Following my little stroll in the Nikolaiviertel a couple of weeks ago, including a visit to the Knoblauchhaus, I also visited the Nikolaikirche, or in English, the St. Nicholas Church. This is the oldest church in the city, which was built between 1220 and 1230. It was originally Roman Catholic, but from 1539 it became a Luthern church. And finally, it was profaned in 1938. After the Second World War, it now functions more as a museum managed by the Berlin City Museum Foundation, and primarily displays religious art.
More importantly, it is free entry every first Wednesday of the month. Otherwise, it is 5 EUR. So I went during the first Wednesday of February. If you want to take photos, you need to pay an additional 2 EUR for a photo permission ticket.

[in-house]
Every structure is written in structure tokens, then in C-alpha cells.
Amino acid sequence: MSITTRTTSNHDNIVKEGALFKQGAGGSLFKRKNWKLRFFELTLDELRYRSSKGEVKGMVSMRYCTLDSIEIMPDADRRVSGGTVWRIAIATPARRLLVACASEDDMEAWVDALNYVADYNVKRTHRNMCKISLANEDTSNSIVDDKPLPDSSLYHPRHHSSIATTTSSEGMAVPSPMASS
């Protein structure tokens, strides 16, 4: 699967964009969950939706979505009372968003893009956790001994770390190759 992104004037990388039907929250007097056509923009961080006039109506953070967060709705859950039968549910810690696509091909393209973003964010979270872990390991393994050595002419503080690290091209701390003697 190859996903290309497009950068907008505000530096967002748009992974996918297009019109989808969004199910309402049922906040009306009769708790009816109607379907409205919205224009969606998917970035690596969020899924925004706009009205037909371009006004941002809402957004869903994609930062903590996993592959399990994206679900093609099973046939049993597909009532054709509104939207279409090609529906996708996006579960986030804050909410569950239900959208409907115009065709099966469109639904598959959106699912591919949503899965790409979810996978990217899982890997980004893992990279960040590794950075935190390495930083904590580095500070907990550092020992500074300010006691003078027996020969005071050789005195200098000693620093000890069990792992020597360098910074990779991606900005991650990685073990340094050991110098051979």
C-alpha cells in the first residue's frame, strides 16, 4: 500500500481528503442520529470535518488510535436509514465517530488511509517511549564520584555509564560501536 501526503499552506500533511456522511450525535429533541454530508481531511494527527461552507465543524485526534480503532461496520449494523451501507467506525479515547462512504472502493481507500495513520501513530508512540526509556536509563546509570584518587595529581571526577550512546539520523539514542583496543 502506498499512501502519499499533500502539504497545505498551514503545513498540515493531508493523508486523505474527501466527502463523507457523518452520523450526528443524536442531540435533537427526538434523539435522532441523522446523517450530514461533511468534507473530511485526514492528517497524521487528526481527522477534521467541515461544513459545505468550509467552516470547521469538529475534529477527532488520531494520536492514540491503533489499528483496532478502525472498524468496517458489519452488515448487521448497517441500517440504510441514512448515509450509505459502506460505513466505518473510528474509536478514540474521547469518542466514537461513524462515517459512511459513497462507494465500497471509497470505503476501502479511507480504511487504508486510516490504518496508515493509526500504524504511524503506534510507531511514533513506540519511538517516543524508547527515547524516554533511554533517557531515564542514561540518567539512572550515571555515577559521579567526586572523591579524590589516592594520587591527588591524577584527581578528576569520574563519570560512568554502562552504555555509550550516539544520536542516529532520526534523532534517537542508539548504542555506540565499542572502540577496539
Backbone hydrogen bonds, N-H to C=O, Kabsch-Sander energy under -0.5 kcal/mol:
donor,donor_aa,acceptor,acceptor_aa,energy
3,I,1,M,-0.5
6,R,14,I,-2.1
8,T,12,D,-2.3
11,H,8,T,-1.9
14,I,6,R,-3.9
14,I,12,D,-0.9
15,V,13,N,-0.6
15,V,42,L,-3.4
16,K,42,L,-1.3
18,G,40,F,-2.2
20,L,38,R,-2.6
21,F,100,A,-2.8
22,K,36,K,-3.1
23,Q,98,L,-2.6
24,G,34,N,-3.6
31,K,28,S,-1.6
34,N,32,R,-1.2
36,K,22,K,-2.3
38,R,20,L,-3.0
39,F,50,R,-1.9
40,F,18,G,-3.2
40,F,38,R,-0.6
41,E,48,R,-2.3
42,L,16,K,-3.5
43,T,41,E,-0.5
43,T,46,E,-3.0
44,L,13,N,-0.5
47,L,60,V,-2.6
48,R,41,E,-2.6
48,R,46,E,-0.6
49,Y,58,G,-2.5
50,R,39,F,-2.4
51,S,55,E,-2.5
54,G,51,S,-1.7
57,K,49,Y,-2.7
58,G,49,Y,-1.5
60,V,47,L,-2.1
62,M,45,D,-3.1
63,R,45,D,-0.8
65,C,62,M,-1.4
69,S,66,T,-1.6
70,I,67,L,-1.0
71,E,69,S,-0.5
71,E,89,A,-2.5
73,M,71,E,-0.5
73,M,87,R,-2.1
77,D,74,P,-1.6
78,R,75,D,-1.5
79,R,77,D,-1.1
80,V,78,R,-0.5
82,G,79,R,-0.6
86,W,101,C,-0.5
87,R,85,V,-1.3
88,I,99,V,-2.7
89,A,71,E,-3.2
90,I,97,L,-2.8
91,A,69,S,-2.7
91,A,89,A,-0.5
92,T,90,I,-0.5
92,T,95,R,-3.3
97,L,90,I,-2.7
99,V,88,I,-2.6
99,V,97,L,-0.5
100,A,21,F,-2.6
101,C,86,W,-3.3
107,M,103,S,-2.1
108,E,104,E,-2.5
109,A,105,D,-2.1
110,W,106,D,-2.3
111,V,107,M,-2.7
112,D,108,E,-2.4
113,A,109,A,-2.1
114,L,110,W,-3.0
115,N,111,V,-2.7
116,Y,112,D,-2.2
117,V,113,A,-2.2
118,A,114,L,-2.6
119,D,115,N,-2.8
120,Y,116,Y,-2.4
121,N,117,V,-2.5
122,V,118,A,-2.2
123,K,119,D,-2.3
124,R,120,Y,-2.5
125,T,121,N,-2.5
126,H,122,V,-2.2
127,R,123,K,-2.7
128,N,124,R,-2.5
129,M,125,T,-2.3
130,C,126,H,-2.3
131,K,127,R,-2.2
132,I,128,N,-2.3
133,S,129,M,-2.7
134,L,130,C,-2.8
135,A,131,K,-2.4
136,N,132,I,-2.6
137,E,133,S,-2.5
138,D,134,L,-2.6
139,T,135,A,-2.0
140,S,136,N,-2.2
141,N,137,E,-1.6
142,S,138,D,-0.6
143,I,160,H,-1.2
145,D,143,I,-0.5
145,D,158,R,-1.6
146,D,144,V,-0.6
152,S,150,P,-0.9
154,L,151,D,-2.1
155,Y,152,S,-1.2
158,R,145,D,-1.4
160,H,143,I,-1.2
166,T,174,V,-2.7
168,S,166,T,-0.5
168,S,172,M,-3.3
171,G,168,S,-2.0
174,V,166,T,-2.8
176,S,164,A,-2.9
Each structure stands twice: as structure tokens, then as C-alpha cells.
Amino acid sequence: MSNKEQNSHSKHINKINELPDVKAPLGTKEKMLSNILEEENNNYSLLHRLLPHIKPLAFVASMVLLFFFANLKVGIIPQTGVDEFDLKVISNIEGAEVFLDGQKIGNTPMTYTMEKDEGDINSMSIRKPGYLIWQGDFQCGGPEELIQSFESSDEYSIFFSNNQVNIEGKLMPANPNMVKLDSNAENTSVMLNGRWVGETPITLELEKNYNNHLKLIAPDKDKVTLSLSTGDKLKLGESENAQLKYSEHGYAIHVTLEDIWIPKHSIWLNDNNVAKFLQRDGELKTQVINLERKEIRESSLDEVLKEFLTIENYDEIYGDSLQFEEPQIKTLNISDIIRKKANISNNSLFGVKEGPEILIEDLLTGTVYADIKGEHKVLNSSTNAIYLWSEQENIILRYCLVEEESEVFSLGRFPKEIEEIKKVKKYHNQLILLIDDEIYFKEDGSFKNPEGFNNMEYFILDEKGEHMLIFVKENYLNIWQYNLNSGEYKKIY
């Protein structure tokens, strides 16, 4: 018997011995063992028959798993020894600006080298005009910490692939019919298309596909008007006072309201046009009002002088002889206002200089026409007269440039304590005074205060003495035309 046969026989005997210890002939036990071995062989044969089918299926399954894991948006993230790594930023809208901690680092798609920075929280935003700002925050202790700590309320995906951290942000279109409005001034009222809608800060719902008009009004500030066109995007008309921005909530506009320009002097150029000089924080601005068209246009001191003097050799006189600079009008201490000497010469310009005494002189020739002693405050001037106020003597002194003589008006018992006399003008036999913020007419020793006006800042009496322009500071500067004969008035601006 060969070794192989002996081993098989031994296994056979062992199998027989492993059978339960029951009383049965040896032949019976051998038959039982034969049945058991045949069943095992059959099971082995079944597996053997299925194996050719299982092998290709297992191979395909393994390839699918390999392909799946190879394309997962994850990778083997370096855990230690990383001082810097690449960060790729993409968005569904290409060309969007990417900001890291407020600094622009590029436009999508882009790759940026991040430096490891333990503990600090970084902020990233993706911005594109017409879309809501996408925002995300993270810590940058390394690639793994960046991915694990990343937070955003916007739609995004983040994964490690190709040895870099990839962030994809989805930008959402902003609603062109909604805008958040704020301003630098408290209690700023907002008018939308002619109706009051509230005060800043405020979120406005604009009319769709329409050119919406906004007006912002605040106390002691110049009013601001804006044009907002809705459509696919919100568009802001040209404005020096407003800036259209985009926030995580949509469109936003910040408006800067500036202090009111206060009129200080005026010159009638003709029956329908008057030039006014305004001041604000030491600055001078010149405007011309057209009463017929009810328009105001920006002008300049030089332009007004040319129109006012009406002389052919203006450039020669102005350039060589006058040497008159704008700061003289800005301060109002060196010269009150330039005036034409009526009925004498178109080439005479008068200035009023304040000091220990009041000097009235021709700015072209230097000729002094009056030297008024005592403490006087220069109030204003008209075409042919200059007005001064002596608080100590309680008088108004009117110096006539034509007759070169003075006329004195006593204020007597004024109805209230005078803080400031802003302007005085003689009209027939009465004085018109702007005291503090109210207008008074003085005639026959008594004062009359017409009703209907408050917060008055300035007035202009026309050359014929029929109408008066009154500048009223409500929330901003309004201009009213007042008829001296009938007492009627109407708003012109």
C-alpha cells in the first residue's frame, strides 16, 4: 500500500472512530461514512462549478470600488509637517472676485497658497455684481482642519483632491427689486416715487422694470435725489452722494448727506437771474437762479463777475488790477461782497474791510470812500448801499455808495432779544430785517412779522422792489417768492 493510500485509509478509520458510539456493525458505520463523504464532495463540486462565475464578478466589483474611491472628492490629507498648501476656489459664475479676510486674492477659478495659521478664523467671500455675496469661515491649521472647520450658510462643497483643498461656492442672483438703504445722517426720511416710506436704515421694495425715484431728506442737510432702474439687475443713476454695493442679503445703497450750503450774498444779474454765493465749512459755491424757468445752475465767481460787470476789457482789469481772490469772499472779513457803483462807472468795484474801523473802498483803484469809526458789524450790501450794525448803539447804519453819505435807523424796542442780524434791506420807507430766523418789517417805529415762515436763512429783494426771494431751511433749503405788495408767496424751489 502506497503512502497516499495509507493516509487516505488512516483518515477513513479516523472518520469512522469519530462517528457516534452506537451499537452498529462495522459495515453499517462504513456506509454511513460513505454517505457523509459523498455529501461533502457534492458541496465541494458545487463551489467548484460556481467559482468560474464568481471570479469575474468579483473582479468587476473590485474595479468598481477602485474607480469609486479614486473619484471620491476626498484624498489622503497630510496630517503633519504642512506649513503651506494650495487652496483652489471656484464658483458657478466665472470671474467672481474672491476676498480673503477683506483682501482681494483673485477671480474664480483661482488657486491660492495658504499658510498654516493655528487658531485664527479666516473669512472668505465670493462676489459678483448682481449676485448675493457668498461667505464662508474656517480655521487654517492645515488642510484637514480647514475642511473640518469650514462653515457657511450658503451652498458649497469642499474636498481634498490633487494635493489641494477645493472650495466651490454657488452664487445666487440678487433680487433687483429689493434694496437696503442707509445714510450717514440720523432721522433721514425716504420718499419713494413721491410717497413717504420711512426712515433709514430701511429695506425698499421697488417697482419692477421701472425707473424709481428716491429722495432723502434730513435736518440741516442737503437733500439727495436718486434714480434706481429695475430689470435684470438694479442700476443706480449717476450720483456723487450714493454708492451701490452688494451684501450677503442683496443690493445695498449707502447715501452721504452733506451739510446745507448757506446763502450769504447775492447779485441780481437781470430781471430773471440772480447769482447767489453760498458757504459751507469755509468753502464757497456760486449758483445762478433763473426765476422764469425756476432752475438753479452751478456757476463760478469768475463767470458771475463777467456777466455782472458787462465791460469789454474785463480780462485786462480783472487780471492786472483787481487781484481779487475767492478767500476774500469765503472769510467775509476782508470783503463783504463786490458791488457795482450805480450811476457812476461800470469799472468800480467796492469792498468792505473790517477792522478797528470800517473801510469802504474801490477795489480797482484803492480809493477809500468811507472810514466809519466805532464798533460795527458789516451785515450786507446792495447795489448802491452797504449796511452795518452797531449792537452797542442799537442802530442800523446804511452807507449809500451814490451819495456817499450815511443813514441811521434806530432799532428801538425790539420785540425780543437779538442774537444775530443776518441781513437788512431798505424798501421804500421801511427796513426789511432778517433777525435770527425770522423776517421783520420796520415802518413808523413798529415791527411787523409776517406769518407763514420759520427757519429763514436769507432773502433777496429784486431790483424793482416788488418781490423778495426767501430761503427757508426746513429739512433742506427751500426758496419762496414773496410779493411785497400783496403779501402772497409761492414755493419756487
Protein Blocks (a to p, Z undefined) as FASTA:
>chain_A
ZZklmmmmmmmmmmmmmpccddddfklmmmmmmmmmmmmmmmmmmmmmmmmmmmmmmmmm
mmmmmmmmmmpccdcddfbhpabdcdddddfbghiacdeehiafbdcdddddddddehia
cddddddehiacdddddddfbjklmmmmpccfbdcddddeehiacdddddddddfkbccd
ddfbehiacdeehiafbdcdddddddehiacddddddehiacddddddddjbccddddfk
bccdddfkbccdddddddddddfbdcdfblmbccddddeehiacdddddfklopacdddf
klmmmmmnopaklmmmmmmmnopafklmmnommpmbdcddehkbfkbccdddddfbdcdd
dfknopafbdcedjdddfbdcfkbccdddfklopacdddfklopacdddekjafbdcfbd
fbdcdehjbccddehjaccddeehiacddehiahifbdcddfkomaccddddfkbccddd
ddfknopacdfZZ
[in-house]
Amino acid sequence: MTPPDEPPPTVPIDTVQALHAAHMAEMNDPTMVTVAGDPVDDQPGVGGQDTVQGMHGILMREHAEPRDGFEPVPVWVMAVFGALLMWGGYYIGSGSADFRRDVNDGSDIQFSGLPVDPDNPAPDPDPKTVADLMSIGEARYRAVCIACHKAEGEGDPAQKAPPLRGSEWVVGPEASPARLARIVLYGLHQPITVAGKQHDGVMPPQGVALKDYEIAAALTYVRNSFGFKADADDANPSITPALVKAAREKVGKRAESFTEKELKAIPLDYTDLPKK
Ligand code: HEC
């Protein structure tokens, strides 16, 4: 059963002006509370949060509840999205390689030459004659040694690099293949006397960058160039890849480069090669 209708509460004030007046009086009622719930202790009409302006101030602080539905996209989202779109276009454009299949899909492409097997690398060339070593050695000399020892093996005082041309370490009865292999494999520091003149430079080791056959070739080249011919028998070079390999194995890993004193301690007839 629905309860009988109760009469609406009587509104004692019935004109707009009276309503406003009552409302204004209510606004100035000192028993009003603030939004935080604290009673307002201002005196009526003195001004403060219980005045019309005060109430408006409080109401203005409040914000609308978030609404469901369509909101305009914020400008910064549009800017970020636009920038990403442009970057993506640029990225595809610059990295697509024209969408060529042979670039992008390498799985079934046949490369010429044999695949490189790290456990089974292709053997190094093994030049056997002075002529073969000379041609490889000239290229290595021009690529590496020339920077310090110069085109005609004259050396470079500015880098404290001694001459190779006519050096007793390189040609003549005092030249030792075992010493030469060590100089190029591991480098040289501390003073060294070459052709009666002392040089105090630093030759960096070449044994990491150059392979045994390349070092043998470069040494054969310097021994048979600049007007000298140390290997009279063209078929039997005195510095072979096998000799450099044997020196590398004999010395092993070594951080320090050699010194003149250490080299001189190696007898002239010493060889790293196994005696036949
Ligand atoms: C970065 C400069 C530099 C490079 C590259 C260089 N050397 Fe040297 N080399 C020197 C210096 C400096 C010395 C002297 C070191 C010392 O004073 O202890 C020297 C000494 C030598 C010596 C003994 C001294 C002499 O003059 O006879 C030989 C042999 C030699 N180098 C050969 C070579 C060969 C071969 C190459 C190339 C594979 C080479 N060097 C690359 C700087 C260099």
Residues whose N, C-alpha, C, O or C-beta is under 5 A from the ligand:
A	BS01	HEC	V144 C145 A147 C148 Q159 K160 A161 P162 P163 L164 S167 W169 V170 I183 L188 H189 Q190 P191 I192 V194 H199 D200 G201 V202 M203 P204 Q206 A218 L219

The first four pictures you see above show a panorama of the inside of the church. It isn't the most grandiose of churches out there, but it is still a spectacle. There are plenty of things to see. There is even an educational exhibit about religion in Berlin, showing how multicultural the city is, with Muslims, Christians, even Animists and atheists.
The six pictures you see above just sample some of the details of the art that one can see inside. As this was a former church, like I said, there are plenty of religious art that are on display. One of the highlights of my visit was when I struck a conversation with one of the attendants, as she was explaining to me what the history of the church was, as well as its functions nowadays. Apparently, they do have free afternoon concerts every week, as after all, the organ is still working. Now, not only is it a museum, but it is also a music venue. Interesting how social needs change, and how buildings adapt to them. Religion is out, and music is in.